No business is free from risk, not even one that markets dozens of blockbuster consumer products franchises.
Procter & Gamble (NYSE:PG) sells several brands -- including Pampers diapers, Gillette razors, and Bounty paper towels -- that millions of people around the world purchase and use every day. Its dominant market position has allowed it to fund dividend increases for 60 consecutive years to give it one of the longest-running payout streaks on the market.
And yet, P&G's operations are exposed to a few major risks that investors should consider before buying the stock.
Market share risks
Procter & Gamble aims to grow its sales at a faster rate than rivals. That modest market-share expansion forms the basis for its entire business model since it drives above-average earnings growth and improving economies of scale.
That virtuous cycle has been moving in the wrong direction lately as P&G has seen its market share slip overall in each of the past two fiscal years. Some of its core brands have struggled mightily. The Gillette franchise, for example, commanded 70% market share in the razors and blades industry as recently as fiscal 2013. The figure is below 65% today.
Challenges to its portfolio include value-based offerings that in some cases are being sold by P&G's retailing partners. The consumer products titan also has to fend off increased competition from global peers like Unilever (NYSE:UL) and Kimberly-Clark (NYSE:KMB), who frequently ramp up price cutting to jockey for increased volume.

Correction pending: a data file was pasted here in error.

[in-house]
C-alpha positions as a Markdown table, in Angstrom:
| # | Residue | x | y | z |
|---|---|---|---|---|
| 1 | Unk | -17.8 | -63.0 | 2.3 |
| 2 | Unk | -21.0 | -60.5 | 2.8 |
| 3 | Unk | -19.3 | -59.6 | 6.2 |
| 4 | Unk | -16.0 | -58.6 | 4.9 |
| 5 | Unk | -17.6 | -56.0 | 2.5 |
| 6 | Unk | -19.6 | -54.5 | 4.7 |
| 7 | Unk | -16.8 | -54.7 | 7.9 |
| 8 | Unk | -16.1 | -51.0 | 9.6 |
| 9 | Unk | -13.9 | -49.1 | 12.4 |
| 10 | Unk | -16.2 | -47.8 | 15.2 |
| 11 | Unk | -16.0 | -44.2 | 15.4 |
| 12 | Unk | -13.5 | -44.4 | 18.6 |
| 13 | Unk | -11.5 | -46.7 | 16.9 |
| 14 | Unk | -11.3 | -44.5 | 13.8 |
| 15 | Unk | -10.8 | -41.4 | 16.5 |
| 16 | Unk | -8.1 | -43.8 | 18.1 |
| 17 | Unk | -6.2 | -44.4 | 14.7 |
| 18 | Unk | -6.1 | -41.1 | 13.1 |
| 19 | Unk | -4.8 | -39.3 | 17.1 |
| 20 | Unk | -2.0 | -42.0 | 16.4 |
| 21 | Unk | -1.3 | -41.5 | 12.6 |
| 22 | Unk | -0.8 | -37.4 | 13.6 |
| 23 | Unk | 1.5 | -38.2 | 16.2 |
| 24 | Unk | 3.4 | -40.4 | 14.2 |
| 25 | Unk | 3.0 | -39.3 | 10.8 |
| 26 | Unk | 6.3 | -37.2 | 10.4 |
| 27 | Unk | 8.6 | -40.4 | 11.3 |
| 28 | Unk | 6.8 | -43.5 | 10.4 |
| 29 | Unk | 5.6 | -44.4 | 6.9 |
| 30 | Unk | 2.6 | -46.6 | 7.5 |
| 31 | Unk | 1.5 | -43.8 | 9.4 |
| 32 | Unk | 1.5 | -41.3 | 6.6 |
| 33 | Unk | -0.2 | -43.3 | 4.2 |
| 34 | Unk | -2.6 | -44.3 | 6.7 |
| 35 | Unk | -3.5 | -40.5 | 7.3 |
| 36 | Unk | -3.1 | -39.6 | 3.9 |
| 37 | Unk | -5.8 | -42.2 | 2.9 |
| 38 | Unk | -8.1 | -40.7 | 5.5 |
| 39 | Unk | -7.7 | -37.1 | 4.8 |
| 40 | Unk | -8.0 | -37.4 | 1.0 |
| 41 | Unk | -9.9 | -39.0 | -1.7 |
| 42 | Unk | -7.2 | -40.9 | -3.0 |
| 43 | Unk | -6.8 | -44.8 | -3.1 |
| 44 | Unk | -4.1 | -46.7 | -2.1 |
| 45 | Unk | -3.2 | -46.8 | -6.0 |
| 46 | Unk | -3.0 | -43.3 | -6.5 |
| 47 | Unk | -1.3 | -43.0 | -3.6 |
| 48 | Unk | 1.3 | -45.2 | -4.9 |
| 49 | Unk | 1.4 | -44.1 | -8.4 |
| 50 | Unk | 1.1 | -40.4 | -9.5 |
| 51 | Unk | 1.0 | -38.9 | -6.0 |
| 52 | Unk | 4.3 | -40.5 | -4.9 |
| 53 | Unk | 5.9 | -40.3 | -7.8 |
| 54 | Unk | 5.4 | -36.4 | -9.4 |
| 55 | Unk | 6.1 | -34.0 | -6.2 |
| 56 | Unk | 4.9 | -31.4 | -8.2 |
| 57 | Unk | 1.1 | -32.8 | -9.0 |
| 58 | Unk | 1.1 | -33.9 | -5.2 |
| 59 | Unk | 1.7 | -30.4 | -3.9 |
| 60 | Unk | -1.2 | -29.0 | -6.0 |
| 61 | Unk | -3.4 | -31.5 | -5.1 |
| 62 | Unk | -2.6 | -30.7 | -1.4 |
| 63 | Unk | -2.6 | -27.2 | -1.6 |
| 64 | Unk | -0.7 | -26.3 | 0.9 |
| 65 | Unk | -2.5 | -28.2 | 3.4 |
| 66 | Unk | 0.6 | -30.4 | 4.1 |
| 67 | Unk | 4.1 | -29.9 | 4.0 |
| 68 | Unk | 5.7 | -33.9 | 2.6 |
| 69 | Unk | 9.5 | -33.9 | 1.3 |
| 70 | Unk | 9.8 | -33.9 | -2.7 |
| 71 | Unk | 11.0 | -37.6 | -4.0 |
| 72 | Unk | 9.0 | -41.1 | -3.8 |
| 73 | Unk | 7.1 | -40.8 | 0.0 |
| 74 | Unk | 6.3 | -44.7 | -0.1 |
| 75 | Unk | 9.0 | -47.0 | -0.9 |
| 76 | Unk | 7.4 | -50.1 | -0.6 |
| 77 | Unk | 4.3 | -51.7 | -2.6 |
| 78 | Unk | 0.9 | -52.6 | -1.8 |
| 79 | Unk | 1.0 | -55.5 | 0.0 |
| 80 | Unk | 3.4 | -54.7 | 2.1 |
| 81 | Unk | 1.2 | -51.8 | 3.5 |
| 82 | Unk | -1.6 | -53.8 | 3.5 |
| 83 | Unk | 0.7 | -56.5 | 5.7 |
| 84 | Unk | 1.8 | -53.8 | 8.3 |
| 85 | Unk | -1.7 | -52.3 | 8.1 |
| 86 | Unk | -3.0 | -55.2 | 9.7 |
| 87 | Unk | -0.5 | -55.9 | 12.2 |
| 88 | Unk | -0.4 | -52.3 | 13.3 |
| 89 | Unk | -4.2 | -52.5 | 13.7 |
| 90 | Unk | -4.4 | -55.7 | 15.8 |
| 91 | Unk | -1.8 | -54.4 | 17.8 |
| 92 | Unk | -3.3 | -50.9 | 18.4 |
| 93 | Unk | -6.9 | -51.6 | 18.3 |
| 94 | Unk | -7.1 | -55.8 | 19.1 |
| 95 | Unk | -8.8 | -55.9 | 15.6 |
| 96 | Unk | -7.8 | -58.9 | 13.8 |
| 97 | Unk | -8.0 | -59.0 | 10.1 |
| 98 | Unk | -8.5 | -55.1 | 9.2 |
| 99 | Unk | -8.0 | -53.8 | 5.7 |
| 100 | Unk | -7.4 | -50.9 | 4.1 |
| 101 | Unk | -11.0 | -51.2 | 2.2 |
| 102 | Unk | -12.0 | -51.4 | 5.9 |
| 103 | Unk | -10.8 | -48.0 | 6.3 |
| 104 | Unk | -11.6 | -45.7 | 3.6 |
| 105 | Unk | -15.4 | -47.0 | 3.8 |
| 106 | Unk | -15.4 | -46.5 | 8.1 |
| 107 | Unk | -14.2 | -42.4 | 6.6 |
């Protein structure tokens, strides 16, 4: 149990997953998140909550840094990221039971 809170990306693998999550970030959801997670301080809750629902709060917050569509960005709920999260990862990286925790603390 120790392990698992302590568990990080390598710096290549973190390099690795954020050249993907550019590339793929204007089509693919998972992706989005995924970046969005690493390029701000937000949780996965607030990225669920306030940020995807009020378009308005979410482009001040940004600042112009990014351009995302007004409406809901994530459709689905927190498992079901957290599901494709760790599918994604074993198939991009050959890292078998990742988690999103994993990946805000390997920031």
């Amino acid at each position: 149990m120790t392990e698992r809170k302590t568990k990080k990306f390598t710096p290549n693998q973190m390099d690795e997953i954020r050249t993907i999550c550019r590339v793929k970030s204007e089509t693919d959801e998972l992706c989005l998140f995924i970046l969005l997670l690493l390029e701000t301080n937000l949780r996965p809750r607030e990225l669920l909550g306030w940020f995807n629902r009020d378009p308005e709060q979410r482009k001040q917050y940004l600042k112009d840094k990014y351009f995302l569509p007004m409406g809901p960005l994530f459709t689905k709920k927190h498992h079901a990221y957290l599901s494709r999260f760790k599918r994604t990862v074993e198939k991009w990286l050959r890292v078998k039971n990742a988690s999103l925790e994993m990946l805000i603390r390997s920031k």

P&G has responded to these issues by reshaping both its portfolio and its selling infrastructure. Yet, despite encouraging early signs, the moves haven't yet produced a sales growth rebound. P&G is on track for slightly higher organic sales growth this year, but its expansion rate is still lower than Unilever's and only about equal to Kimberly-Clark's.
Offsetting that operating risk is the fact that P&G shareholder returns are enhanced by dividends and stock repurchases. With help from funds raised by selling off portions of its business, P&G plans to deliver $22 billion of cash to investors in 2017 alone, with additional large outlays targeted over the next two fiscal years.
Factor in these dividend payments, and the consumer products giant's stock returns look more respectable. Yes, its price improvement trailed the broader market by about 30 percentage points over the past five years. With dividend reinvestments included, though, P&G has essentially tracked the Dow's 75% increase since mid-2012.
Thanks to important advantages like its global, recession-proof sales base, its deep portfolio of brands, and its high profit margin, P&G's business isn't likely to shock shareholders with a dramatic earnings downturn. And as recent history shows, even a prolonged operating slump isn't much of a threat to overall shareholder returns.
The big long-term risk facing investors involves P&G's portfolio reboot and stepped up innovation spending failing to deliver a sales growth rebound. In that scenario, continued market share losses would pressure earnings, and at some point, the company would run out of room to offset these declines with the cost cuts and brand divestments that have protected core profits these past few years. That's why investors should keep a close eye on organic sales, which will need to rise while showing a healthy mix of both pricing and volume gains.